Woodland Hills Warner Center Neighborhood Council Hosts “Density in the Valley”


The Woodland Hills Warner Center Community faces a tsunami of
development. The Westfield Village bulldozers are revving, the Warner
Center Specific Plan update is underway and the 3rd densest employment
center in the City is besieged with gridlock.

The community needs a plan to fight back and reclaim their streets.  To that end the Woodland Hills Warner Center Neighborhood Community Council has assembled a panel of visionaries to discuss the problem and elicit feedback from the community at an open meeting this Saturday at the Kaiser Permanente Hospital Auditorium from 8:00 a.m. to 11:30 a.m.

The public is invited to join in the discussion on the issues and opportunities that challenge our neighborhood including traffic congestion, urban design, water reclamation, energy conservation, mass transit, accessibility, mobility, walkability and livability.

The panelists includes:

  • Bart Reed, Transit Coalition Executive Director
  • Joyce Pearson, Chair of the Woodland Hills Warner Center Neighborhood Council
  • Denny Zane, the former Mayor of Santa Monica during the revitalization of the Third Street Promenade
  • Larry E. Smith, Executive Director of North East Trees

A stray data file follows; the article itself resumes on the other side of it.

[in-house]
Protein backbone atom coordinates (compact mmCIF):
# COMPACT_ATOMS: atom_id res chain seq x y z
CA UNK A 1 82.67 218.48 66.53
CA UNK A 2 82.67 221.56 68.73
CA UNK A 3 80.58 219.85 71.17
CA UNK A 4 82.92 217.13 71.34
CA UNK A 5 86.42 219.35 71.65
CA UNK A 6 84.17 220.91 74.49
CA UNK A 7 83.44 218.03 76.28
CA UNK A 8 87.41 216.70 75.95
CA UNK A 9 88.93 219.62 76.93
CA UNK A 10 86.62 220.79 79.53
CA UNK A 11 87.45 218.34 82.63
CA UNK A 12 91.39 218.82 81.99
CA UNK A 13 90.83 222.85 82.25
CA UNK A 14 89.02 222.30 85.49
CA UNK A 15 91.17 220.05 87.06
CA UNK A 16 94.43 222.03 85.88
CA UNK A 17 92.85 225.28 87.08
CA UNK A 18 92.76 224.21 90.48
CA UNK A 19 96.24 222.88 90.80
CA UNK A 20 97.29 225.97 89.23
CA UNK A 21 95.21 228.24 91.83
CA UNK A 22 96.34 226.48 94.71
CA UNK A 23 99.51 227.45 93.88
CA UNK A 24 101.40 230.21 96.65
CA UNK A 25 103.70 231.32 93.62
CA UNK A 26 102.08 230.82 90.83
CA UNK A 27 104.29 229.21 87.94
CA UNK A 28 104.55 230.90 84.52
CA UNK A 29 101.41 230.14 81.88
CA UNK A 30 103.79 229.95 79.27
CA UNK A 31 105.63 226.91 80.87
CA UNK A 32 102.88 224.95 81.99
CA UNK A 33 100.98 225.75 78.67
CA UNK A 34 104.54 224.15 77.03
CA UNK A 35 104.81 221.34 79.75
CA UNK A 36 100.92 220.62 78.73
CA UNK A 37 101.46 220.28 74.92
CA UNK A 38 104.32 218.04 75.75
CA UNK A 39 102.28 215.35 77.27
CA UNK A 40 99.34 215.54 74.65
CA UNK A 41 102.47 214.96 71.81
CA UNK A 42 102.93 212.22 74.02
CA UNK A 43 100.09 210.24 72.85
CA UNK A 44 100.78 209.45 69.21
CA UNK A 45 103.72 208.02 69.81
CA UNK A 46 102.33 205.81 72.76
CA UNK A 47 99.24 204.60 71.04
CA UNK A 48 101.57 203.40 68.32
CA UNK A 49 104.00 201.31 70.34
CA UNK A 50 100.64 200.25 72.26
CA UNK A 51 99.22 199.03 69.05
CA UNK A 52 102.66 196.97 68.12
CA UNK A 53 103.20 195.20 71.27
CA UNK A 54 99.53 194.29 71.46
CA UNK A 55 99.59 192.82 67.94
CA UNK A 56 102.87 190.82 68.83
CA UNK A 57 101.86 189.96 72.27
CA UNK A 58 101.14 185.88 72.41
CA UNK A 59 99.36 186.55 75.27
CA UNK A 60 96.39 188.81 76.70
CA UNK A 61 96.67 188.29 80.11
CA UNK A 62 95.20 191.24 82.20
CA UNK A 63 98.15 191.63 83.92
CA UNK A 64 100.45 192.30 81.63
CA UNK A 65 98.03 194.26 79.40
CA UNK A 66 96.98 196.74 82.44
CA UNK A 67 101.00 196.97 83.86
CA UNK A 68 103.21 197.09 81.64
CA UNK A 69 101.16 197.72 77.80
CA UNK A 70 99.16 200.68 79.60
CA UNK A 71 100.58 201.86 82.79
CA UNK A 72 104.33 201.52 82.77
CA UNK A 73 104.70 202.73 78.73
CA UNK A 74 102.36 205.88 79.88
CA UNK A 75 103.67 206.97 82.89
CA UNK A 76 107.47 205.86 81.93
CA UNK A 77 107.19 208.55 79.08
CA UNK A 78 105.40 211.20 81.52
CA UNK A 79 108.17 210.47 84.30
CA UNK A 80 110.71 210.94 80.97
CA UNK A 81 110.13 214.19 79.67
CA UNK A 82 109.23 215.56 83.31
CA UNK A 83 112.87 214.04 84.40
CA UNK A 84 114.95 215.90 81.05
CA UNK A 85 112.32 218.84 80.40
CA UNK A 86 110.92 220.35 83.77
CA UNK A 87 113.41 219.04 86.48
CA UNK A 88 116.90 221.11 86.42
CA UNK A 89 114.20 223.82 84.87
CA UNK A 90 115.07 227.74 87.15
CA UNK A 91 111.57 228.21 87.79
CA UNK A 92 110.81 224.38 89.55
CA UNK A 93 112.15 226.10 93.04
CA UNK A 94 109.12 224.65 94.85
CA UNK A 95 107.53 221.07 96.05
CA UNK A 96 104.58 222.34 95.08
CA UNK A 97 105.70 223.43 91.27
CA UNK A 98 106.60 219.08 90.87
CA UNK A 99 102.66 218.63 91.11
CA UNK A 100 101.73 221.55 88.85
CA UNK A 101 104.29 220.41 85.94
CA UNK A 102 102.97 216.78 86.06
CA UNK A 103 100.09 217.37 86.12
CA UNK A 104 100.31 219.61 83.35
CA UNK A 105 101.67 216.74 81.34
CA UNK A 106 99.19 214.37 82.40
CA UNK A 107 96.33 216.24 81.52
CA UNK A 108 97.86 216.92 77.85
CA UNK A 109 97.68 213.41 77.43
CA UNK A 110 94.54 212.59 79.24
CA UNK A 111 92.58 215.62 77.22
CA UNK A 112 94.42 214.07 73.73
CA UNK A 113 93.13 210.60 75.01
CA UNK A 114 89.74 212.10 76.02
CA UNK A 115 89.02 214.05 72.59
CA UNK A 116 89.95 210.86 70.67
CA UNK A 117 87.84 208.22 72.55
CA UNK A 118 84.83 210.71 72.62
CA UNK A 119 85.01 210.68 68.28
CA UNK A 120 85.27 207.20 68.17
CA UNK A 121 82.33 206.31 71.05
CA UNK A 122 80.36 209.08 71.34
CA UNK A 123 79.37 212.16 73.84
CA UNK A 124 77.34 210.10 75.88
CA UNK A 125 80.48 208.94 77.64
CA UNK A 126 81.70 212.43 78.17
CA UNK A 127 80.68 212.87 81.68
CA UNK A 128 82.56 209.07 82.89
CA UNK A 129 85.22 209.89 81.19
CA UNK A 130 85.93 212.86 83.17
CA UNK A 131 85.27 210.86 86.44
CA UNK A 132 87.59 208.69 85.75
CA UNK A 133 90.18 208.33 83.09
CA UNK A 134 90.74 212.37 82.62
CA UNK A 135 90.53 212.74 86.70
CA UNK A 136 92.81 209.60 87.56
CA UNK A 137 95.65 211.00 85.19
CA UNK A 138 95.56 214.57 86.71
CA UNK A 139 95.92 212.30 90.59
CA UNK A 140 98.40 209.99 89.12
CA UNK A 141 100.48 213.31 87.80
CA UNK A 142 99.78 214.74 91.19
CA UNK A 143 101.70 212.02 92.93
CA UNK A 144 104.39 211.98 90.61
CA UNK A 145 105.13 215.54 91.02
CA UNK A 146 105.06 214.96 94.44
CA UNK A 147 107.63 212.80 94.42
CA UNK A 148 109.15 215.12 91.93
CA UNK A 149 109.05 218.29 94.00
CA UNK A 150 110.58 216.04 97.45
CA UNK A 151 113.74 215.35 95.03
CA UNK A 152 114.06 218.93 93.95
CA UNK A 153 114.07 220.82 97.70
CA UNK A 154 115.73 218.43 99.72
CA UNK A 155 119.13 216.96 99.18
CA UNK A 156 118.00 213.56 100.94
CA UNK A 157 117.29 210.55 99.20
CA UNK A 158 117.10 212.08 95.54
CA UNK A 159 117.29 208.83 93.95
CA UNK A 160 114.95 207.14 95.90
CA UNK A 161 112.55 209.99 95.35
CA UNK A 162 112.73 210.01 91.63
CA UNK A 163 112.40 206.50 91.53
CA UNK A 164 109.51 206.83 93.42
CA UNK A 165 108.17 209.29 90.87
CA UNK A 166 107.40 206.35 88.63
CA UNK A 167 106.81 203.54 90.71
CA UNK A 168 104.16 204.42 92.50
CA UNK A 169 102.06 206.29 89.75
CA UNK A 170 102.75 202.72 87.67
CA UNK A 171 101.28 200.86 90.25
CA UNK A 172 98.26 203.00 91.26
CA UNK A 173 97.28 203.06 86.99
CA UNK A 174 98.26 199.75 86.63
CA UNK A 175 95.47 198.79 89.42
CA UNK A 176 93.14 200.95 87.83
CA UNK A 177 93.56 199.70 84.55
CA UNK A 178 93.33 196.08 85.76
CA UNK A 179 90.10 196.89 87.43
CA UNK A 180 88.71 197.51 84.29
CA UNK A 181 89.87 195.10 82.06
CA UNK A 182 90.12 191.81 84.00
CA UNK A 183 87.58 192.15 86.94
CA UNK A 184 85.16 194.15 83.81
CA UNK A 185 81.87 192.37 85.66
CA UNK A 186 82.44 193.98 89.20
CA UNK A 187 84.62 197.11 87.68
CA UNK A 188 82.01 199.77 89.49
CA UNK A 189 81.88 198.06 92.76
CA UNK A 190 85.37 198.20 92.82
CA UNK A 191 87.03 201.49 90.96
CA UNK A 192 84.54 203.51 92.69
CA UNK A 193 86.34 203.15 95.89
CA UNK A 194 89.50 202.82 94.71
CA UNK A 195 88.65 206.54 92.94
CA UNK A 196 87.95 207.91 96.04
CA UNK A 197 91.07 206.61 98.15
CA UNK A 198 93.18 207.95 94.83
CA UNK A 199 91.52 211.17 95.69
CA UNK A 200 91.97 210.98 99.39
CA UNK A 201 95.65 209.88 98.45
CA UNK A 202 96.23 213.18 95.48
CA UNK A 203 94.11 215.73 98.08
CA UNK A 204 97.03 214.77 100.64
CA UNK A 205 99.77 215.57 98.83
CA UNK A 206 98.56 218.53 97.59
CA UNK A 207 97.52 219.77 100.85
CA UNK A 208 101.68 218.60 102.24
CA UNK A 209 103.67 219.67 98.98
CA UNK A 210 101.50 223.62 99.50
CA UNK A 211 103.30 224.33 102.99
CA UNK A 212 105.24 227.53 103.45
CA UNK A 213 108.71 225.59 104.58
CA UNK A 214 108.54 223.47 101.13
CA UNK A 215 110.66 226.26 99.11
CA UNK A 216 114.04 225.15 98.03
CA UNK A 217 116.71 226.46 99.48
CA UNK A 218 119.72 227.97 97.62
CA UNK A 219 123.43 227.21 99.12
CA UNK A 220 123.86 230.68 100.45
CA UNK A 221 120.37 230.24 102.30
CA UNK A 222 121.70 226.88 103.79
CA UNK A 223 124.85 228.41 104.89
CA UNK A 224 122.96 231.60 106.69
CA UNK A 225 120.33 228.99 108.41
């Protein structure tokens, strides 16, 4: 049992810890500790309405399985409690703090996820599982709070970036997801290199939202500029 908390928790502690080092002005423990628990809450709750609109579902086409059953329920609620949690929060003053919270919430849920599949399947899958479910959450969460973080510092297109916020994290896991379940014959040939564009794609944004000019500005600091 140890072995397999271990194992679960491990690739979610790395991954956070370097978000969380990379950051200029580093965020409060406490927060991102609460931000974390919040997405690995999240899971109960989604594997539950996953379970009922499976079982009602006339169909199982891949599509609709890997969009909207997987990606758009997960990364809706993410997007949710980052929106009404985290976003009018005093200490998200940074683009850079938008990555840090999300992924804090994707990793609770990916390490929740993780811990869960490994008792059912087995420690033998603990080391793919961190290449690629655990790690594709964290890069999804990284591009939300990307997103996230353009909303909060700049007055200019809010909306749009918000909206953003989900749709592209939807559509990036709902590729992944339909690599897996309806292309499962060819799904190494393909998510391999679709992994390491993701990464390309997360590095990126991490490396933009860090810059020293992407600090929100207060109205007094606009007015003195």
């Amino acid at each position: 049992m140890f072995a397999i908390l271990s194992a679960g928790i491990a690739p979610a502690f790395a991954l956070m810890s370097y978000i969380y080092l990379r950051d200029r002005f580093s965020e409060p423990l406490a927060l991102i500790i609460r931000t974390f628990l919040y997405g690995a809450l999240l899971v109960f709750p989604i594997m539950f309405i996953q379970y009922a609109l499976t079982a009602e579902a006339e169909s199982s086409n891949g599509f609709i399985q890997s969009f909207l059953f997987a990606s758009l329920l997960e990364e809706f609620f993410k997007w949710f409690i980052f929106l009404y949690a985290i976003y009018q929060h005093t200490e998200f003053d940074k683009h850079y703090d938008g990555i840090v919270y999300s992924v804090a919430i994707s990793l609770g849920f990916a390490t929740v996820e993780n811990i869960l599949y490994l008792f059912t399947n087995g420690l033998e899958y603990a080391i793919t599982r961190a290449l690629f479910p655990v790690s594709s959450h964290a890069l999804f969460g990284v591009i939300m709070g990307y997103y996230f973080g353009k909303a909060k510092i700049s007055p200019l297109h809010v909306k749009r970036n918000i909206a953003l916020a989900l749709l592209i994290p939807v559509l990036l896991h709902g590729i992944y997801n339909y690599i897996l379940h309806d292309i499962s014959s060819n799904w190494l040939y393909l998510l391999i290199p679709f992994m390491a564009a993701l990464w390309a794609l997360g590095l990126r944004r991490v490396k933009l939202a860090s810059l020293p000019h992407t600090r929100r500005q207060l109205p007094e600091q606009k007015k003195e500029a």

• With three million more people predicted to migrate to Los Angeles County over the next three decades, increasing density is inevitable. Recentralization along transit corridors is the responsible way of dealing with that density.

    The SGV is rallying around the Gold Lines. They also need the Silver Line project, increased Metrolink service and beefed up Foothill Transit.

    The Valley needs a comprehensive transportation and land use vision. North Hollywood, Warner Center and the Ventura Blvd. corridor are going to have increasing density in the years ahead. The Orange Line will need to be upgraded to light rail and there will need to be a Sepulveda rail project from Sylmar to LAX. Ventura Blvd. will need to upgraded eventually with a bus-only lane, streetcar or even subway. All of that is decades away in its fulfillment.

    However, the car culture is not dependable and single-occupancy motoring will only continue its decline in quality in the decades ahead. The more proactive the Valley (and every other area in Southern California) can be, the better.

    The era of unlimited and unplanned, random, automobile-centered sprawl is hopefully coming to a close.

  • Dan, does that mean you’re gonna join us on Saturday?


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